The contractor of the Naivasha Inland Container Depot has handed over the project to the government following its completion.
China Communications Construction Company Limited handed over the project on May 7.
The present status of the project is “substantially complete and ready for operations,” the contractor says
The Chinese company will, however, remain liable for the project until May 6, 2021, under the defects notification period.
A defects period is the time when the contractor remains liable for dealing with any defects that become apparent following the completion of a project.
On Tuesday, Transport CS James Macharia confirmed that the dry port was operationalised on May 7.
“The Naivasha ICD was operationalised on May 7 when we received the first train from Mombasa. Uganda and Rwanda [are] now picking cargo from Naivasha,” Macharia who was in virtual Cabinet meeting said in a short text message.
Earlier, Kenya Railways MD Phillip Mainga had referred the Star to Kenya Ports Authority saying they were the ones to deploy personnel.
Rashid Salim, the acting KPA MD, did not pick our calls.
“Sorry, I can’t talk right now,” Salim said in a text message.
The facility on over 1,000 acres can load two million tonnes of cargo every year.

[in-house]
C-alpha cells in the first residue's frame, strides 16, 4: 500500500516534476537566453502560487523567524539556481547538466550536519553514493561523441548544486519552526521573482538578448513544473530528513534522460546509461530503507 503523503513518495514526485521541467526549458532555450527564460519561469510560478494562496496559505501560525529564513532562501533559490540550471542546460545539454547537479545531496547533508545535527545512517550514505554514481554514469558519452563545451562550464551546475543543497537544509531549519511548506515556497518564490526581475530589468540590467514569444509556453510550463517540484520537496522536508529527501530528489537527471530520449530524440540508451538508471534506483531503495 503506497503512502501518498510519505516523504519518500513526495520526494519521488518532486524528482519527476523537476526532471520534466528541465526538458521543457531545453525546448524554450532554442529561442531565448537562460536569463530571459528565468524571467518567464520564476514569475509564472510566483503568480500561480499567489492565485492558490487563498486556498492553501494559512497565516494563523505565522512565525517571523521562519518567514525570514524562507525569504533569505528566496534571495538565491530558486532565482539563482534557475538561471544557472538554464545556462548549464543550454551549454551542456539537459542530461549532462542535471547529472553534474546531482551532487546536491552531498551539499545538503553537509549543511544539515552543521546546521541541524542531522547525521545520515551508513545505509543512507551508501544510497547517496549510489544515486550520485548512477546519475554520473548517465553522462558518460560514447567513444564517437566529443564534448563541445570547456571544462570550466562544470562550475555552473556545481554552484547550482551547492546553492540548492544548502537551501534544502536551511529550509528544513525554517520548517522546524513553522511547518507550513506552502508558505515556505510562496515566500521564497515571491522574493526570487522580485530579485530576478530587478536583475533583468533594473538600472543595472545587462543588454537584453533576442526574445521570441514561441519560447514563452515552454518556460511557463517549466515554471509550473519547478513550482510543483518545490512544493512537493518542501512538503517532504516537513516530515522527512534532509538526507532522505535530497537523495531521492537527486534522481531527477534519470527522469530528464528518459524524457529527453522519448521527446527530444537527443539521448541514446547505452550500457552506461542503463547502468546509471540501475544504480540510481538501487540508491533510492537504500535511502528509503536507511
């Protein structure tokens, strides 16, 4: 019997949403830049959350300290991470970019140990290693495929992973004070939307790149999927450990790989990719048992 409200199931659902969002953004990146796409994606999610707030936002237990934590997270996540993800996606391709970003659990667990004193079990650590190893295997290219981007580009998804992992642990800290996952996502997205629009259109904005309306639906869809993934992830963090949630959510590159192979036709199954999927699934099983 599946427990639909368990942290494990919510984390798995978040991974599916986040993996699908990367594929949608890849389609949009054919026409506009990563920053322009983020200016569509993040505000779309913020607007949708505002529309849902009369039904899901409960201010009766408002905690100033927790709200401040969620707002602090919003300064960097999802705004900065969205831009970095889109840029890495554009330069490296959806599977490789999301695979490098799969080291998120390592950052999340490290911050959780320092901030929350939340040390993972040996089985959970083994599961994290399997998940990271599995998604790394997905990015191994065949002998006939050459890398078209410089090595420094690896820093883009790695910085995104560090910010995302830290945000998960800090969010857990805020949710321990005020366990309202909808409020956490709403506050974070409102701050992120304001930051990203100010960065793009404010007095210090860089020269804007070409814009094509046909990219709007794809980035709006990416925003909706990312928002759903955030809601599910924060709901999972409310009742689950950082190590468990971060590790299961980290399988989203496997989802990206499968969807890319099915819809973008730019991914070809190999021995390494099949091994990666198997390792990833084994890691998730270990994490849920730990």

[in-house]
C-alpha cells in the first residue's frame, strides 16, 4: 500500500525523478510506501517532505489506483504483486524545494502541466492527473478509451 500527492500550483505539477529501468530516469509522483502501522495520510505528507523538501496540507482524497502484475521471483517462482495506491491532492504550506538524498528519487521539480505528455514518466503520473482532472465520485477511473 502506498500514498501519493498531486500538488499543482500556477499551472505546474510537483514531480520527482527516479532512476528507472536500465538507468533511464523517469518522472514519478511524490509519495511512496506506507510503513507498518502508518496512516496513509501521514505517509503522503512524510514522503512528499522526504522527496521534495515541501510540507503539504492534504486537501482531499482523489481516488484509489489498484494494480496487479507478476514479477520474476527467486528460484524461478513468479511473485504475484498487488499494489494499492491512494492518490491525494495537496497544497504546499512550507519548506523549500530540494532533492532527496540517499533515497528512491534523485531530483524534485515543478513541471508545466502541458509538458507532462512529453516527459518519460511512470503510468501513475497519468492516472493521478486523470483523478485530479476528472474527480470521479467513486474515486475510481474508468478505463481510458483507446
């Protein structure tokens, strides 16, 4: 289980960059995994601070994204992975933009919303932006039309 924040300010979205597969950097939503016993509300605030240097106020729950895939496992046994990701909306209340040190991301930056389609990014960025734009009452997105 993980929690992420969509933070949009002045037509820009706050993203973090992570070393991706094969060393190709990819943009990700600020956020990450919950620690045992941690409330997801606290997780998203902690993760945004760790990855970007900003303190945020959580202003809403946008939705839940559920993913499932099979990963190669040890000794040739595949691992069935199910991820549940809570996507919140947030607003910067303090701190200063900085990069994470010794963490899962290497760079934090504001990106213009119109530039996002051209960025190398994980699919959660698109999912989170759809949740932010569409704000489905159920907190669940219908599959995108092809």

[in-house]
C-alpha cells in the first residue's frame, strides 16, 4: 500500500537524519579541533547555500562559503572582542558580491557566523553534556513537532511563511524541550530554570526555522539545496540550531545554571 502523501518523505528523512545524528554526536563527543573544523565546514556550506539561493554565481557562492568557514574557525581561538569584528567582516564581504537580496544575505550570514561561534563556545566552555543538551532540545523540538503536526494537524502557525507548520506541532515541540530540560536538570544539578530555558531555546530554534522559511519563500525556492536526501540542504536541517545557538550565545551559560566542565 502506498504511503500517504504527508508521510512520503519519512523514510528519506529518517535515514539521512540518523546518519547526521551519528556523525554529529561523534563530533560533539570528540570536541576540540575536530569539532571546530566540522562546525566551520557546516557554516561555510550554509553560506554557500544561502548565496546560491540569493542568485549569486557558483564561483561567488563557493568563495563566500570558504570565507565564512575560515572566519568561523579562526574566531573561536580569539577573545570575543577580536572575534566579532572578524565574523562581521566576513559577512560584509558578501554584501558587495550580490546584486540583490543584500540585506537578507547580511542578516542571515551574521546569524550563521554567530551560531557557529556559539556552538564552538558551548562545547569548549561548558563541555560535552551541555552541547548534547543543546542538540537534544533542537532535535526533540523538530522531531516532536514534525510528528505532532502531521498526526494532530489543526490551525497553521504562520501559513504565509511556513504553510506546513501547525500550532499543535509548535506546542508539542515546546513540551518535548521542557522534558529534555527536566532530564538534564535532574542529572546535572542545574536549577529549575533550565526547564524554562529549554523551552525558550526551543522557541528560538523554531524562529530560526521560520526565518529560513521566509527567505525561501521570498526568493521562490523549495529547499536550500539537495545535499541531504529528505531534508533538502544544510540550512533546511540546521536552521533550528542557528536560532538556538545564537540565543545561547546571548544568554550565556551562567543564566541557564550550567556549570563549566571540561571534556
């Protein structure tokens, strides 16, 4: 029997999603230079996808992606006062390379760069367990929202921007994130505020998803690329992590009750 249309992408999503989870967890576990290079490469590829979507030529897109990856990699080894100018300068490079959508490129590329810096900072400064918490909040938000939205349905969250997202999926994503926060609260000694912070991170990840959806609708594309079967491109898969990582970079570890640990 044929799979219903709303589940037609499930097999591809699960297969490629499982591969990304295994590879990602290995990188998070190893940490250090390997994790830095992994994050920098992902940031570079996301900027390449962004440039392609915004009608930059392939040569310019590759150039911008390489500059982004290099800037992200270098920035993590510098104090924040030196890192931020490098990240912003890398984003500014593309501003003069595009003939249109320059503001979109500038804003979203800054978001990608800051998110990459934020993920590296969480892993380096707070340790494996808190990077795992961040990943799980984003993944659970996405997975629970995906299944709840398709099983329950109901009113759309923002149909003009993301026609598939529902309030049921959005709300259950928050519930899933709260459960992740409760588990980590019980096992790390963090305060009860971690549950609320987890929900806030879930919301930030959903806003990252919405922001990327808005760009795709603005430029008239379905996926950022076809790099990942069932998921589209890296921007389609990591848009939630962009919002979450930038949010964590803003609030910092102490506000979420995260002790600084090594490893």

Experts have questioned the rationale for the dry port, with the extension of the SGR from Naivasha to Malaba uncertain.
Kenya spent Sh150 billion on Phase 2A of the SGR project but is yet to secure funding to extend the railway line to Kisumu, then to Malaba border.
In April, Uhuru went to China, hoping to secure $3.6 billion but the Asian giant declined, citing lack of feasibility. It asked Kenya to negotiate with Uganda.
The country, however, secured $400 million (Sh40 billion) to rehabilitate the 120-year-old railway line to Uganda.
Transport CS Macharia on May 7 said Kenya Railways directed cargo freights from Mombasa to the Naivasha Inland Container Depot for onward transportation to neighbouring countries.
Macharia said the move would boost the movement of goods in the region, which has been hard hit by partial lockdown due to the coronavirus pandemic.
The number of trucks operating across the borders has decreased.
The inaugural freight via the standard gauge railway arrived in Mombasa late last week and was received by Macharia accompanied by top officials from the Kenya Ports Authority and the Kenya Railways Corporation.
Most of the cargo is destined to Uganda, Rwanda, South Sudan, Ethiopia, Burundi and the Democratic Republic of Congo.
Kenya Railways MD Phillip Mainga said the corporation would have two initial daily trains hauling up to 108 twenty-foot equivalent units (TEUS) and a minimum of 70 TEUS.
Naivasha ICD can hold two million tonnes annually and is intended to reduce congestion at the Nairobi ICD and Mombasa port, cut the number of trucks on the roads and facilitate seamless trans-shipment of goods to neighbouring countries.
Uganda cargo commands more than 80 per cent of the regional transit traffic through the Mombasa port.
Uganda, Tanzania and Rwanda have imposed tough restrictive measures on Kenyan truck drivers.
A number of Covid-19 cases in Uganda are of truck drivers who crossed the border from Kenya.
The Naivasha ICD houses all government agencies involved in the handling of cargo and revenue officers from the partner states of Uganda, Rwanda and Tanzania.
Source: The Star